Beijing demands Singapore abide by ‘One China’ principle after military vehicles seized in HK

Nectar Gan and Liu Zhen
Armored vehicles belonging to the Singapore military are seen covered with tarpaulin at a customs and excise facility in Hong Kong on November 25, 2016. Armored vehicles and equipment belonging to the Singapore military were seized by Hong Kong customs at a major port in the city after arriving from Taiwan, Singapore's defence ministry said on November 24.
Anthony Wallace | AFP | Getty Images

The row between China and Singapore over the impounding of the city state's military vehicles in Hong Kong escalated as Beijing lodged a diplomatic protest ­on Monday.

Foreign ministry spokesman Geng Shuang said China made "representation" to Singapore after nine combat vehicles were stopped by Hong Kong customs en route from Taiwan on Wednesday. Geng called on Singapore to abide by Hong Kong laws and the "one China" principle.

"The Chinese government resolutely opposes nations with diplomatic ties with China to have any form of official contacts with Taiwan, including military exchanges and cooperation," he said. "We demand Singapore strictly abide by the one-China principle."

Observers said the protest was a warning to both Singapore and Taipei, which have seen their relationships with Beijing deteriorate.

Beijing accuses Singapore of being intractable over the South China Sea disputes.

It also cut off ­official communication with Taiwan after Tsai Ing-wen from the independence-leaning Democratic Progressive Party came into power in May.

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APL, the company hired by the Singapore Armed Forces to transport the military vehicles, said in a statement it was cooperating with Hong Kong authorities and was working with stakeholders.

Military ties between Singapore and Taiwan go back more than four decades. In 1974, Singapore and Taipei initiated "Project Starlight", which gave Singaporean troops much-needed physical room to carry out exercises on the self-ruled island.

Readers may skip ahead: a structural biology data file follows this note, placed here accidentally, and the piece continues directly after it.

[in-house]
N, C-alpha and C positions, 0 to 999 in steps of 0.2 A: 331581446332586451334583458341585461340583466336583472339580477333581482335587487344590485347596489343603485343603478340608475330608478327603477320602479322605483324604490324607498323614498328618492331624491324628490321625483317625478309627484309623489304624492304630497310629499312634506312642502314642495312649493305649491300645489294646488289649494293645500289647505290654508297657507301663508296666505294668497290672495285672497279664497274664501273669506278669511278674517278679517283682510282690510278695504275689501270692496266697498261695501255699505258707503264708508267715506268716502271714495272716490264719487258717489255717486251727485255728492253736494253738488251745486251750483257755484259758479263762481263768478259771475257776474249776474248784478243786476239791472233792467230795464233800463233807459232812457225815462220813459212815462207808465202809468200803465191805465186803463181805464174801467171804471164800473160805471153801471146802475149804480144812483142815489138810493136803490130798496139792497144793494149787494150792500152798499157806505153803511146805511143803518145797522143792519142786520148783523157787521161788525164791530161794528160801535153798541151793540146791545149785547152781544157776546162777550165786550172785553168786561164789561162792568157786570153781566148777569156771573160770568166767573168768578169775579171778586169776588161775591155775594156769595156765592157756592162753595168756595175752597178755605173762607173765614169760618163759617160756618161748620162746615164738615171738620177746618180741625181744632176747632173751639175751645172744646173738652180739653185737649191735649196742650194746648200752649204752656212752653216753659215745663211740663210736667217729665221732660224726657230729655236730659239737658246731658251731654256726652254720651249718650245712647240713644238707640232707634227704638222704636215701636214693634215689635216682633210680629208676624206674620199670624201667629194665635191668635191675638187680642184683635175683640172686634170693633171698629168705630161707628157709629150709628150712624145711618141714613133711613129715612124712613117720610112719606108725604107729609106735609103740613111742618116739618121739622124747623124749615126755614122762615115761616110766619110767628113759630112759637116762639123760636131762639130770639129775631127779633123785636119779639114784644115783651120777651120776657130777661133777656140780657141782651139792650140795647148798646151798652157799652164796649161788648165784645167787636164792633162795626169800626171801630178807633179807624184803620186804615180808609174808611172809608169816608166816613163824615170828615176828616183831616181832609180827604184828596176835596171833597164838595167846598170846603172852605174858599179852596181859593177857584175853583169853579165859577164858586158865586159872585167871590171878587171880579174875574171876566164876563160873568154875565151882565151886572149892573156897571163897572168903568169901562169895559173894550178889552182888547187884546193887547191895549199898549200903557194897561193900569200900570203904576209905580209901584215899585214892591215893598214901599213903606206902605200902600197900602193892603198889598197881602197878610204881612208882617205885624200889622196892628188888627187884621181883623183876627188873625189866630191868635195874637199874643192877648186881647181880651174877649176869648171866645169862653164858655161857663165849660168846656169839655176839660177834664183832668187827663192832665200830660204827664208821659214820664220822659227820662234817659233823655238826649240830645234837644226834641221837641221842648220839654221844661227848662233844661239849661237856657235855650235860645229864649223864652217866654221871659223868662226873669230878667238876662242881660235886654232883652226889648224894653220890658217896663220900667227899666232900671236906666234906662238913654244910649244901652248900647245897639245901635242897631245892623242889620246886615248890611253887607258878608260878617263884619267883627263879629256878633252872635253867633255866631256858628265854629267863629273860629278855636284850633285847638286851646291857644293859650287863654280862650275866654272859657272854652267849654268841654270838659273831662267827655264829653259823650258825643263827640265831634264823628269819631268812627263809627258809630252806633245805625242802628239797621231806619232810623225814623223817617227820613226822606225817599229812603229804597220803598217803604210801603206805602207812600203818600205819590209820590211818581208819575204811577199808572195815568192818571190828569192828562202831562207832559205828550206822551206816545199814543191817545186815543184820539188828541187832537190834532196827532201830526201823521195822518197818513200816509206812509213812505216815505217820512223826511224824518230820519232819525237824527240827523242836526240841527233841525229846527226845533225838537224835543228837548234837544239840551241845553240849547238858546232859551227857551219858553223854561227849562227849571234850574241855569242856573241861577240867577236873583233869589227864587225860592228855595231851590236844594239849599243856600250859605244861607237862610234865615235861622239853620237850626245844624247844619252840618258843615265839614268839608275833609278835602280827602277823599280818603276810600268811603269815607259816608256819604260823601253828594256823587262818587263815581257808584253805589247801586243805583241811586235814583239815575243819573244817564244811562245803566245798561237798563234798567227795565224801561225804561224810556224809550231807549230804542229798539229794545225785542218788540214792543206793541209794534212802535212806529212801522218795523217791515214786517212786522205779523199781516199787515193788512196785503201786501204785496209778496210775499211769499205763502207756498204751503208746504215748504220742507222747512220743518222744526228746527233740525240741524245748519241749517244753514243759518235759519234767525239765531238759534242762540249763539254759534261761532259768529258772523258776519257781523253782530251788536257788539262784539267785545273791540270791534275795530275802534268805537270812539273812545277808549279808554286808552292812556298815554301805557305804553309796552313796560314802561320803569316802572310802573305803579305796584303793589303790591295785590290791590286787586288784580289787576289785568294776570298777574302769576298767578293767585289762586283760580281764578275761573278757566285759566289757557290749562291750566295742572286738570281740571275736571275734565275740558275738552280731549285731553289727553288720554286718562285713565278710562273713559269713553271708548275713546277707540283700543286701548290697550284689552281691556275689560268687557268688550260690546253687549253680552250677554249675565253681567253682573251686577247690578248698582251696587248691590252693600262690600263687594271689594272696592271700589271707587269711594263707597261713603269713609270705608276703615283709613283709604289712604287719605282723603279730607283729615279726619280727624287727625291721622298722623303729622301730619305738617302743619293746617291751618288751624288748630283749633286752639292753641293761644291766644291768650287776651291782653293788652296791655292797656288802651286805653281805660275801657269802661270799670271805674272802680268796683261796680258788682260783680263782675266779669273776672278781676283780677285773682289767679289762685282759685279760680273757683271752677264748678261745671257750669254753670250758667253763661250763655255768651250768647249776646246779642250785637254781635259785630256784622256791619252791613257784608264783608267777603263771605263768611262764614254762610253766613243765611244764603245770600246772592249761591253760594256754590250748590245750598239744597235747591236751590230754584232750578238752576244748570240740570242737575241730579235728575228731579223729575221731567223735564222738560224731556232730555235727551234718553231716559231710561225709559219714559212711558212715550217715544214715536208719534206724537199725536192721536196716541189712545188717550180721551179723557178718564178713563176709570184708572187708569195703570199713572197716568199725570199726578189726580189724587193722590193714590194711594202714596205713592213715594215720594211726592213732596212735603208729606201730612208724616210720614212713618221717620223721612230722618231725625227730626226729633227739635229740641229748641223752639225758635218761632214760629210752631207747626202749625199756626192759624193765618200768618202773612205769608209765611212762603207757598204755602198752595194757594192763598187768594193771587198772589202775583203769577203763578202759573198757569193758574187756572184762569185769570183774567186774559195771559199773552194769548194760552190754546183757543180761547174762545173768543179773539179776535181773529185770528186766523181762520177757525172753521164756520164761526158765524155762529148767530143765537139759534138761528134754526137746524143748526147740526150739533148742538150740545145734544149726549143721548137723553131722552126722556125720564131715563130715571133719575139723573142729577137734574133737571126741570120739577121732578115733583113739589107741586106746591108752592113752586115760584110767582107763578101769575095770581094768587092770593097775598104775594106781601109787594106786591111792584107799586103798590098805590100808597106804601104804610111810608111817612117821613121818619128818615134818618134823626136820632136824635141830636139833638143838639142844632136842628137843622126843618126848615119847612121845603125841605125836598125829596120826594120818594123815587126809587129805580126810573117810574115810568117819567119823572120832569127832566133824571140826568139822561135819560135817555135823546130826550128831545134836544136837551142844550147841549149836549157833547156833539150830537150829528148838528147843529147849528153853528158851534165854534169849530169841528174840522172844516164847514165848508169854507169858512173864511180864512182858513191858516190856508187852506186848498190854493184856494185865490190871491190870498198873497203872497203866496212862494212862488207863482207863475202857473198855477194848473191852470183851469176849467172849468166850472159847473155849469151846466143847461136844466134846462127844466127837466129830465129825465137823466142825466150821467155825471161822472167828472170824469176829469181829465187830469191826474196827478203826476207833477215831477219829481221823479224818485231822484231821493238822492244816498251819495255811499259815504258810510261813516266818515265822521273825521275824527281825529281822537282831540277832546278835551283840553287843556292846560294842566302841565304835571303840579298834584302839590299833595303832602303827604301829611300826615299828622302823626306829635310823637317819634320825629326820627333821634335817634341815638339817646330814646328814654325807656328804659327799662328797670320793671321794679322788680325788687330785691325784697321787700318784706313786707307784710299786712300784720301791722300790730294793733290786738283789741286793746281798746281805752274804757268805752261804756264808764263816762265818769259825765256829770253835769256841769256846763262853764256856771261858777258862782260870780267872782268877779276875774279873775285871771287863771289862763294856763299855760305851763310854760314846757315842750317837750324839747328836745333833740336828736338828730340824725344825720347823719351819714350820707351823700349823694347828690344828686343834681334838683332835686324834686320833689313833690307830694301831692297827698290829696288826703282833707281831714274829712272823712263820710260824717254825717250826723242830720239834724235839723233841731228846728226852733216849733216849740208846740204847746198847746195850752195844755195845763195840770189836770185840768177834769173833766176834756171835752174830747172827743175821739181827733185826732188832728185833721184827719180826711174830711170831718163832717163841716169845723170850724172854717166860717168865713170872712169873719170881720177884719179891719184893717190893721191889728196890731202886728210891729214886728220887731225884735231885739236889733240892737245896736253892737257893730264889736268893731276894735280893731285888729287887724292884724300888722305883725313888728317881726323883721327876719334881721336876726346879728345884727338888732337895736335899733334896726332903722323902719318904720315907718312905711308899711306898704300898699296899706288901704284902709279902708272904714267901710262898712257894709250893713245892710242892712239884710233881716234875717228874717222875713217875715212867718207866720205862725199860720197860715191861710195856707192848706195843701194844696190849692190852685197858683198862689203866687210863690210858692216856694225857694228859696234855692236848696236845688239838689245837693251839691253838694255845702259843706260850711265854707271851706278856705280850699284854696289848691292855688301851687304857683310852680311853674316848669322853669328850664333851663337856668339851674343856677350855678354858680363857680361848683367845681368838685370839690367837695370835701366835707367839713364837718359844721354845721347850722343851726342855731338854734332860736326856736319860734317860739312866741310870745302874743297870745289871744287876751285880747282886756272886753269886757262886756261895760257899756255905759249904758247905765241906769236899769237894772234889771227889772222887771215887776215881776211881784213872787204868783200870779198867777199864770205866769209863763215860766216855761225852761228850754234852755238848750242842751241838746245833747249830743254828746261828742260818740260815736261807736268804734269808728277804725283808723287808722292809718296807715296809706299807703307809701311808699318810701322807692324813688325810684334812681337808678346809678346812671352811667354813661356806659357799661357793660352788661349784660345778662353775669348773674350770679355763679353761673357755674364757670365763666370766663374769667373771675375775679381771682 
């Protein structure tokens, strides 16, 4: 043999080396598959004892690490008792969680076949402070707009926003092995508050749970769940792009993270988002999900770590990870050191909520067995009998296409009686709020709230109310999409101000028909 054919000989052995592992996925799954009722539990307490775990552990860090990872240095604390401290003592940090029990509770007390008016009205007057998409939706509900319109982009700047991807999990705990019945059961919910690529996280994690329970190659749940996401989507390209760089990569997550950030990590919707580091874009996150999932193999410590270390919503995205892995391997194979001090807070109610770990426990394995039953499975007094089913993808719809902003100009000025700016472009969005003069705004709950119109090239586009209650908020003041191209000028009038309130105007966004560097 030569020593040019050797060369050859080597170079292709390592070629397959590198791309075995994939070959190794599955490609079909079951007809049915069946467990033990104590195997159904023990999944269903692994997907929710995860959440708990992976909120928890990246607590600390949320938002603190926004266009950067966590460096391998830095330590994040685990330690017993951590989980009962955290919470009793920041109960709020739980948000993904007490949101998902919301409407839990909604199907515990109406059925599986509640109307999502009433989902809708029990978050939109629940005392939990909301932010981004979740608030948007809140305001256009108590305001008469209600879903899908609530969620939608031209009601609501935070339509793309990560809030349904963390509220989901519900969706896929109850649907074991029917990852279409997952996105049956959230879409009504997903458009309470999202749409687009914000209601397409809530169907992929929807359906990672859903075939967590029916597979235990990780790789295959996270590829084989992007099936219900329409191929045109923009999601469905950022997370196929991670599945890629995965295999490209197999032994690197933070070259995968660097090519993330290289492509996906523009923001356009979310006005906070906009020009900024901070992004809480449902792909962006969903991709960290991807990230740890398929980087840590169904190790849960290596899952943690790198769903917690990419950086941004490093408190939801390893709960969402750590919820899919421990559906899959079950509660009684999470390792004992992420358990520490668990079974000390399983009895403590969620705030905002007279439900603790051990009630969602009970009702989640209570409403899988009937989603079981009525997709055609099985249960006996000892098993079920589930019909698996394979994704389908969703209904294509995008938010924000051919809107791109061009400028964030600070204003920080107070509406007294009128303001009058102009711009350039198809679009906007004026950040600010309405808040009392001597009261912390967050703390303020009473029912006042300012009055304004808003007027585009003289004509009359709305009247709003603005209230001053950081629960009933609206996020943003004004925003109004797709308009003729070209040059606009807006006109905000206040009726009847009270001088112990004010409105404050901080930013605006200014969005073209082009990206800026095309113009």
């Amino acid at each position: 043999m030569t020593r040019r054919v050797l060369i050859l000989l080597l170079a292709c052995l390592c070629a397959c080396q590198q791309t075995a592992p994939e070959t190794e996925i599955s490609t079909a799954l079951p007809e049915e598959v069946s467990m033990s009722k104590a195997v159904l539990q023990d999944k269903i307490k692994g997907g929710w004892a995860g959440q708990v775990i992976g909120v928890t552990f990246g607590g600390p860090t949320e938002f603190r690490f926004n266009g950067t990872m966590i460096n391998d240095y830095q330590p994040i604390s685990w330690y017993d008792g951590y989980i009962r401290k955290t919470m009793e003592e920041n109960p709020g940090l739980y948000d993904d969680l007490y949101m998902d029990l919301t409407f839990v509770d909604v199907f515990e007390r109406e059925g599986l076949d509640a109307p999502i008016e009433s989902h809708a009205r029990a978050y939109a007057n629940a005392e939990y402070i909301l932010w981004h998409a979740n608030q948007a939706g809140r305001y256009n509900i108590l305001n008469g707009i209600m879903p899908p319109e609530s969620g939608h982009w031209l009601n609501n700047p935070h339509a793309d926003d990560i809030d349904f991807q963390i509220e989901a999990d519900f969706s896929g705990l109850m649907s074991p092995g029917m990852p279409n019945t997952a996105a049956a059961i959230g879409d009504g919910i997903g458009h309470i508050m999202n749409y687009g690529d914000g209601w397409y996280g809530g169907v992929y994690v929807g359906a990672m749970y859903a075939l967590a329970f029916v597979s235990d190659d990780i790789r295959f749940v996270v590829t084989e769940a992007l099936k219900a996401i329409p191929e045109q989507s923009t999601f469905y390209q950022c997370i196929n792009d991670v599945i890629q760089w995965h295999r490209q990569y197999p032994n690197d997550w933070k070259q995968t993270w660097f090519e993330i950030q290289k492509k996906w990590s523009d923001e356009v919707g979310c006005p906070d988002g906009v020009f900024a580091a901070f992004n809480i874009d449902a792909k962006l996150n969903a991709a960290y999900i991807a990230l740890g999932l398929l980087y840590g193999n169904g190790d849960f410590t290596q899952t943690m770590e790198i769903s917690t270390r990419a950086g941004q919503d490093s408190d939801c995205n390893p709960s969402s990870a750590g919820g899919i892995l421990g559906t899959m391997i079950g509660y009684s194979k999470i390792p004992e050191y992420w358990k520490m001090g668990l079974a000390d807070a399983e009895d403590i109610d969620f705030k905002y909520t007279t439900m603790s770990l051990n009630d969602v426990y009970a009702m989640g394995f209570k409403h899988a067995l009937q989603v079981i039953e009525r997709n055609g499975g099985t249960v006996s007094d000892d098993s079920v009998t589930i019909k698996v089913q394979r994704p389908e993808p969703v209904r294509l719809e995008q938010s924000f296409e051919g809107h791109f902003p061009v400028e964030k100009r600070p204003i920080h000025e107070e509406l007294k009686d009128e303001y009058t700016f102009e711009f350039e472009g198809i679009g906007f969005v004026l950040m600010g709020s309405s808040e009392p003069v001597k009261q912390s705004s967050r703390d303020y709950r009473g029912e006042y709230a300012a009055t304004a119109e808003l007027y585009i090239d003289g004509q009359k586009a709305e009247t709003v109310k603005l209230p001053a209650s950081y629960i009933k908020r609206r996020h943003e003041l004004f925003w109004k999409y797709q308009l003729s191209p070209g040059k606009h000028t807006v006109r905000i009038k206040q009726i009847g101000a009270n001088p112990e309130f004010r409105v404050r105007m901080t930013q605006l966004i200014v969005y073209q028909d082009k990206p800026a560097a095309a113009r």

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Euan Graham, director of the international security programme at the Lowy Institute in Sydney, said the warning by Beijing was aimed at "killing two birds with one stone".

"On one hand, it is a punishment intended to deter Singapore from being outspoken on the South China Sea," Graham said. "On the other hand, it is aimed at further isolating Taiwan's new DPP-led government."

Li Jie, a retired Chinese naval colonel, said Singapore's approach to the South China Sea row – which Beijing views as aligned with the United States' ­interests – and Tsai's rise to power had affected China's national ­interests.

"It is also a warning to other countries not to get too close to a pro-independence Taiwan administration," Li said. "China will not compromise its core interests when it comes to the matter of principles."

Wang Hanling, a maritime law specialist at the Chinese Academy of Social Sciences, said Singapore's ties with Taipei were less of a concern to Beijing than Singapore's ties with the US.

But Taiwanese and regional security observers said Taiwan would continue military exchanges with other nations, and Singapore might become more eager to establish military ties with other countries.

Alexander Huang, former vice-minister of Taiwan's Mainland Affairs Council, said military ties between Taiwan and Singapore did not have a negative impact on regional security.

"If both sides want to continue such cooperation, I don't think it would be affected by any third party," he said.

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